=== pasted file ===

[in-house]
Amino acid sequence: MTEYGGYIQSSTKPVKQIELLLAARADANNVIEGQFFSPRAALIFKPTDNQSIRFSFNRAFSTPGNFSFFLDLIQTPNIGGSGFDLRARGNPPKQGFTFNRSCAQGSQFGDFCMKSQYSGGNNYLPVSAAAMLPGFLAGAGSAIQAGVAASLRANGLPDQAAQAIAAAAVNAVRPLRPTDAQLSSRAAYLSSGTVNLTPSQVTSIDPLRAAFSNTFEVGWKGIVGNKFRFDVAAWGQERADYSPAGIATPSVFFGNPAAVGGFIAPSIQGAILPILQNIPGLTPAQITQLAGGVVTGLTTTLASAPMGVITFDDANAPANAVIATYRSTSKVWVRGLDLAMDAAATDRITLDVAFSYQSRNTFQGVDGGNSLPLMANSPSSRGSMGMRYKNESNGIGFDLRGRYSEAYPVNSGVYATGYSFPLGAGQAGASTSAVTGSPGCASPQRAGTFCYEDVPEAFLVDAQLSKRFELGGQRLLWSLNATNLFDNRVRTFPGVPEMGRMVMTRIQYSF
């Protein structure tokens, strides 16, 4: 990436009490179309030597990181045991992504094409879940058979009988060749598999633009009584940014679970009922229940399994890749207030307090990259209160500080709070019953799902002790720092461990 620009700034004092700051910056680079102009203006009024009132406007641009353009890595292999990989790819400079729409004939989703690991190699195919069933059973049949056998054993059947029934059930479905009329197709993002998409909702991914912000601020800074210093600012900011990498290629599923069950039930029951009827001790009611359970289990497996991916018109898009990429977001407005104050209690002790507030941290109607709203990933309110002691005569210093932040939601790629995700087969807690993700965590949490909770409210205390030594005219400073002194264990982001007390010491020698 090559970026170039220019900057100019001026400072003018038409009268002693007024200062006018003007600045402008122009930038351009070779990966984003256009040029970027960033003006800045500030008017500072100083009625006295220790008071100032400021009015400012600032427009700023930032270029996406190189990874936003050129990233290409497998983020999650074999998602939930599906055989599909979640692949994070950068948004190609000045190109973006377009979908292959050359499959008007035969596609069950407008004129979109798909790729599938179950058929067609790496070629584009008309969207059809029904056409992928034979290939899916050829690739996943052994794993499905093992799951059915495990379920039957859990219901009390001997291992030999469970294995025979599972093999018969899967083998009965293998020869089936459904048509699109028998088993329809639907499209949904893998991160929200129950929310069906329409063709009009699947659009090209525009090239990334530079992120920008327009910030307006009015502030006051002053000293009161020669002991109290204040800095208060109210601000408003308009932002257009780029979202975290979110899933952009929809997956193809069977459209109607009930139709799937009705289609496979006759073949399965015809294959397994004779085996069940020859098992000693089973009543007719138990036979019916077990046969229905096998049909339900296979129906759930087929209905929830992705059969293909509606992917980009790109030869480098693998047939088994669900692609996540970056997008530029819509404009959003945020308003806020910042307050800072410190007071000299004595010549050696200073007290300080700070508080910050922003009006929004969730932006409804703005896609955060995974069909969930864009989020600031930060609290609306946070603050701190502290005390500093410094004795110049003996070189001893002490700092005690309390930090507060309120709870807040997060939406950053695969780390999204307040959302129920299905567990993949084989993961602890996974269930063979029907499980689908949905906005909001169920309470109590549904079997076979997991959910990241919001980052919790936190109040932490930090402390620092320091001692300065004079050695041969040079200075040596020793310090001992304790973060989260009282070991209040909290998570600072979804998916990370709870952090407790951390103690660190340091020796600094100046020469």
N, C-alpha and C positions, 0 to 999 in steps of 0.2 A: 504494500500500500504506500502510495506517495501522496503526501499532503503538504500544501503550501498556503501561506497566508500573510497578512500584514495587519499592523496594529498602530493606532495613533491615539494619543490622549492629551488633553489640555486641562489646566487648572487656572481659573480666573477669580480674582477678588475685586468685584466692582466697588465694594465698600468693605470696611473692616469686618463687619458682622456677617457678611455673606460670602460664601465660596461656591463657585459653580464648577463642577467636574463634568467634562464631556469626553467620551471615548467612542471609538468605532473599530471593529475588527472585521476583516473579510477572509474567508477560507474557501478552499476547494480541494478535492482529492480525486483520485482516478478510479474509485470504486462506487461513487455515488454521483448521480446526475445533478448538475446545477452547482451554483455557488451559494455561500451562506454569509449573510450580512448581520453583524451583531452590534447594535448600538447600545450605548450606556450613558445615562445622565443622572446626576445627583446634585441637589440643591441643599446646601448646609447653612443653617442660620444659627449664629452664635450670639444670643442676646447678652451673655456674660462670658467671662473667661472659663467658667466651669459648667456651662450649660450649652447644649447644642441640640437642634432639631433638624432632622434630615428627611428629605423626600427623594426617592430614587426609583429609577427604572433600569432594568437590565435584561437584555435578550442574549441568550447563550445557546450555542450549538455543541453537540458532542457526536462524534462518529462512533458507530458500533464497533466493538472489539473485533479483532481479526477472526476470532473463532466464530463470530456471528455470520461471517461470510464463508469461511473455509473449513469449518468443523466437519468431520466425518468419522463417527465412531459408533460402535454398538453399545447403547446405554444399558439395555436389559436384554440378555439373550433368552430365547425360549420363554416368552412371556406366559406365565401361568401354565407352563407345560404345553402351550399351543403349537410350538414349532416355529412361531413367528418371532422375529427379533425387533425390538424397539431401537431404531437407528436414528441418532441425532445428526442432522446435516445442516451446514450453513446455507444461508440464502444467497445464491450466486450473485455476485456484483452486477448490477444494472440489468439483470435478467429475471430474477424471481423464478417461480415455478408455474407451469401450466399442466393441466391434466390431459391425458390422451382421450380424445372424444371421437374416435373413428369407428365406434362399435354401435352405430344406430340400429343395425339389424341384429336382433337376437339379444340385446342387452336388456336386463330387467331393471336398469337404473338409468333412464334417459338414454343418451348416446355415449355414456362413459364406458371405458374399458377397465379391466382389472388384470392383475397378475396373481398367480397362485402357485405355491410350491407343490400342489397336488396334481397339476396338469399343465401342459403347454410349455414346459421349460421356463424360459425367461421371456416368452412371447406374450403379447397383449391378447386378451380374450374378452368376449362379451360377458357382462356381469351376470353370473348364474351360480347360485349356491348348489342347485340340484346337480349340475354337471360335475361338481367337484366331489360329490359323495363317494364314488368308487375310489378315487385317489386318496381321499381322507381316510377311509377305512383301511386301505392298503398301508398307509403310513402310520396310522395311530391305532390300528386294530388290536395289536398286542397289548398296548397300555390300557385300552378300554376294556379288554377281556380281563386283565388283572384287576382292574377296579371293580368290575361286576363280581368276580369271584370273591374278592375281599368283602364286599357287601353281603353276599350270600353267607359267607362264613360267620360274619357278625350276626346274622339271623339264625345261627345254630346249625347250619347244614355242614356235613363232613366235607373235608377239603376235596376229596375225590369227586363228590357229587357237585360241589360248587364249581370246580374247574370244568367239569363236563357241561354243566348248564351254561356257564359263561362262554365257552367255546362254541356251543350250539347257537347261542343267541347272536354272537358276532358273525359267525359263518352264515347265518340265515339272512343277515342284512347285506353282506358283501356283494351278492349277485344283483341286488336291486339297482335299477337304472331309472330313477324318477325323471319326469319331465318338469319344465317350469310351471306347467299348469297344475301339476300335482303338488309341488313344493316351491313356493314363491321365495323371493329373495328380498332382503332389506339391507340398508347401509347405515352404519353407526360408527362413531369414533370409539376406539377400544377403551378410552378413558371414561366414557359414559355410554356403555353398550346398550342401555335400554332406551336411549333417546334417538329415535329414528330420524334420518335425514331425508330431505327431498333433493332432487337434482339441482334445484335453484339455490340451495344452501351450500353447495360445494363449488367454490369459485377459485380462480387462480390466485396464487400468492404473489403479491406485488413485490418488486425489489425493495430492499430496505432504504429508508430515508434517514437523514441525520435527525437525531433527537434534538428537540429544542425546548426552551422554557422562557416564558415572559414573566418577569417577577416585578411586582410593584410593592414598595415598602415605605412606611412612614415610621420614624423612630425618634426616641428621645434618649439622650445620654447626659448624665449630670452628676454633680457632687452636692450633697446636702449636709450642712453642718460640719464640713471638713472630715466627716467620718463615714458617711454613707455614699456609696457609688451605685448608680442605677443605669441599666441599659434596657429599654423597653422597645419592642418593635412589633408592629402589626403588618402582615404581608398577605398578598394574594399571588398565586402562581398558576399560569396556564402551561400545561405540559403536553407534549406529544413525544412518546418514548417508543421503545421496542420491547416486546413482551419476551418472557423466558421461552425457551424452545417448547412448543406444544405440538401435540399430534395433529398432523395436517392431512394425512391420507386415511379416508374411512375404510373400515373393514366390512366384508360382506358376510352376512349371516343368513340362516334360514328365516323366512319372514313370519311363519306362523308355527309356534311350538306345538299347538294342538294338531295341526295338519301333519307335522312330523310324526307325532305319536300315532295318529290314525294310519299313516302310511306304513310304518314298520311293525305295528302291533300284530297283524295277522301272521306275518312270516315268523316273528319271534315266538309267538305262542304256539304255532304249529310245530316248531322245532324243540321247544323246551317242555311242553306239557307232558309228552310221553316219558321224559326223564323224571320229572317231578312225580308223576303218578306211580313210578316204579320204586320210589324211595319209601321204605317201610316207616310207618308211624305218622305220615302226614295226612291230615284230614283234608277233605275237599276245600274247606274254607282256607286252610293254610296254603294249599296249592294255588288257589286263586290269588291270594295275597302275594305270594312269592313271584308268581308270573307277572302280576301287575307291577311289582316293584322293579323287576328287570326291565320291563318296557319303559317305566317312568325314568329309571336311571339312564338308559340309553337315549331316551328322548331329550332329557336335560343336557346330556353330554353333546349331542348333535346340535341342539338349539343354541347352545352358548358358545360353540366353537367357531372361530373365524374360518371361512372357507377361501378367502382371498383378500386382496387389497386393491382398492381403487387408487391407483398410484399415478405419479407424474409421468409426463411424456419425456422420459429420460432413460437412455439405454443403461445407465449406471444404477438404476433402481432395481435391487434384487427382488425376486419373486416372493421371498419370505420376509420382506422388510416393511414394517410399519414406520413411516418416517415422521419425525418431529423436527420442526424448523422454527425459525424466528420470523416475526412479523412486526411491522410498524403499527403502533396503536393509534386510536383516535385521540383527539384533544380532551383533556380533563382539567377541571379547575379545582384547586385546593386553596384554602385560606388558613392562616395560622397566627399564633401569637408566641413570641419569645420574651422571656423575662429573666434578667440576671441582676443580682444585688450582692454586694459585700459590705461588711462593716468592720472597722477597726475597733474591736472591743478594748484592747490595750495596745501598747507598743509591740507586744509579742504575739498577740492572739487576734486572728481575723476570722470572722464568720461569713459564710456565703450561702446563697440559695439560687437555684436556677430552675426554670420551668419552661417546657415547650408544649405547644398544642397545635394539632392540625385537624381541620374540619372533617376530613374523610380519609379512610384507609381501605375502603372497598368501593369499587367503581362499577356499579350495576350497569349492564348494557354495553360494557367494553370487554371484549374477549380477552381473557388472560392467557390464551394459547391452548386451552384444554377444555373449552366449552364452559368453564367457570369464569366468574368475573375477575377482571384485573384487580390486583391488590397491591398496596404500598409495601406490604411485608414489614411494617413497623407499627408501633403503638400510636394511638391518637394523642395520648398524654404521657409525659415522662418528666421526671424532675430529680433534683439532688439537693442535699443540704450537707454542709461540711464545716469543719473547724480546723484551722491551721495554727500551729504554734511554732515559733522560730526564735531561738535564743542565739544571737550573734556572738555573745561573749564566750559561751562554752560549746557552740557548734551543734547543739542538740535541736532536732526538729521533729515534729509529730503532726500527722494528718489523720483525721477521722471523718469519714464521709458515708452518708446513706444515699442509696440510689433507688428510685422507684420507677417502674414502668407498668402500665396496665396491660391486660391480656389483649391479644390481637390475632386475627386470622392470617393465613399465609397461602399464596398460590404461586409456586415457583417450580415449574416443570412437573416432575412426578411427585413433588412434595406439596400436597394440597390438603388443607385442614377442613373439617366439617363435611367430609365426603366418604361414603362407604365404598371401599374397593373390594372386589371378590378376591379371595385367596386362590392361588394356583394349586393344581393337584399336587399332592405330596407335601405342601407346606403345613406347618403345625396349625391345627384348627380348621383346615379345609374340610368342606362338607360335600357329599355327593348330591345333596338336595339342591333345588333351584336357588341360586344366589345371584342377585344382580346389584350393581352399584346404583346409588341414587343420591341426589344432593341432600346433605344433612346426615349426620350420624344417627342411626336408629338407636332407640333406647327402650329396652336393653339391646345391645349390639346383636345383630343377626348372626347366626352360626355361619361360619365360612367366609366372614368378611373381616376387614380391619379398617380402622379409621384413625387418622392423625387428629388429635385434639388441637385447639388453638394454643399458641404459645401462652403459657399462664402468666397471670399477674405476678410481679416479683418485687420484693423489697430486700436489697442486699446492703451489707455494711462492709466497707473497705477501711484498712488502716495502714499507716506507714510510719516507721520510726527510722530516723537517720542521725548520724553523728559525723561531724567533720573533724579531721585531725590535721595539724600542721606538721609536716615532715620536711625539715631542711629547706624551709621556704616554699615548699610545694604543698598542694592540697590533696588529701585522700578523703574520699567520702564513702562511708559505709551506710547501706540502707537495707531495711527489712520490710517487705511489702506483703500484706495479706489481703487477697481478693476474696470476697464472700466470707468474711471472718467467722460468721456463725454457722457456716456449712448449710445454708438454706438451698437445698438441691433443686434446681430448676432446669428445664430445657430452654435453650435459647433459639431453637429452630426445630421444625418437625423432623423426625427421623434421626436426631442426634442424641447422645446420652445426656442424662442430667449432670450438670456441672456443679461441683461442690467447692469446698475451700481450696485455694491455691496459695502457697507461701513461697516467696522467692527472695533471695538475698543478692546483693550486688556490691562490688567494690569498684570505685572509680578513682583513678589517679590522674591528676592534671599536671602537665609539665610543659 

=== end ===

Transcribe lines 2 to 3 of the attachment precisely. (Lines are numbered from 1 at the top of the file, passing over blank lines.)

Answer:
Amino acid sequence: MTEYGGYIQSSTKPVKQIELLLAARADANNVIEGQFFSPRAALIFKPTDNQSIRFSFNRAFSTPGNFSFFLDLIQTPNIGGSGFDLRARGNPPKQGFTFNRSCAQGSQFGDFCMKSQYSGGNNYLPVSAAAMLPGFLAGAGSAIQAGVAASLRANGLPDQAAQAIAAAAVNAVRPLRPTDAQLSSRAAYLSSGTVNLTPSQVTSIDPLRAAFSNTFEVGWKGIVGNKFRFDVAAWGQERADYSPAGIATPSVFFGNPAAVGGFIAPSIQGAILPILQNIPGLTPAQITQLAGGVVTGLTTTLASAPMGVITFDDANAPANAVIATYRSTSKVWVRGLDLAMDAAATDRITLDVAFSYQSRNTFQGVDGGNSLPLMANSPSSRGSMGMRYKNESNGIGFDLRGRYSEAYPVNSGVYATGYSFPLGAGQAGASTSAVTGSPGCASPQRAGTFCYEDVPEAFLVDAQLSKRFELGGQRLLWSLNATNLFDNRVRTFPGVPEMGRMVMTRIQYSF
């Protein structure tokens, strides 16, 4: 990436009490179309030597990181045991992504094409879940058979009988060749598999633009009584940014679970009922229940399994890749207030307090990259209160500080709070019953799902002790720092461990 620009700034004092700051910056680079102009203006009024009132406007641009353009890595292999990989790819400079729409004939989703690991190699195919069933059973049949056998054993059947029934059930479905009329197709993002998409909702991914912000601020800074210093600012900011990498290629599923069950039930029951009827001790009611359970289990497996991916018109898009990429977001407005104050209690002790507030941290109607709203990933309110002691005569210093932040939601790629995700087969807690993700965590949490909770409210205390030594005219400073002194264990982001007390010491020698 090559970026170039220019900057100019001026400072003018038409009268002693007024200062006018003007600045402008122009930038351009070779990966984003256009040029970027960033003006800045500030008017500072100083009625006295220790008071100032400021009015400012600032427009700023930032270029996406190189990874936003050129990233290409497998983020999650074999998602939930599906055989599909979640692949994070950068948004190609000045190109973006377009979908292959050359499959008007035969596609069950407008004129979109798909790729599938179950058929067609790496070629584009008309969207059809029904056409992928034979290939899916050829690739996943052994794993499905093992799951059915495990379920039957859990219901009390001997291992030999469970294995025979599972093999018969899967083998009965293998020869089936459904048509699109028998088993329809639907499209949904893998991160929200129950929310069906329409063709009009699947659009090209525009090239990334530079992120920008327009910030307006009015502030006051002053000293009161020669002991109290204040800095208060109210601000408003308009932002257009780029979202975290979110899933952009929809997956193809069977459209109607009930139709799937009705289609496979006759073949399965015809294959397994004779085996069940020859098992000693089973009543007719138990036979019916077990046969229905096998049909339900296979129906759930087929209905929830992705059969293909509606992917980009790109030869480098693998047939088994669900692609996540970056997008530029819509404009959003945020308003806020910042307050800072410190007071000299004595010549050696200073007290300080700070508080910050922003009006929004969730932006409804703005896609955060995974069909969930864009989020600031930060609290609306946070603050701190502290005390500093410094004795110049003996070189001893002490700092005690309390930090507060309120709870807040997060939406950053695969780390999204307040959302129920299905567990993949084989993961602890996974269930063979029907499980689908949905906005909001169920309470109590549904079997076979997991959910990241919001980052919790936190109040932490930090402390620092320091001692300065004079050695041969040079200075040596020793310090001992304790973060989260009282070991209040909290998570600072979804998916990370709870952090407790951390103690660190340091020796600094100046020469």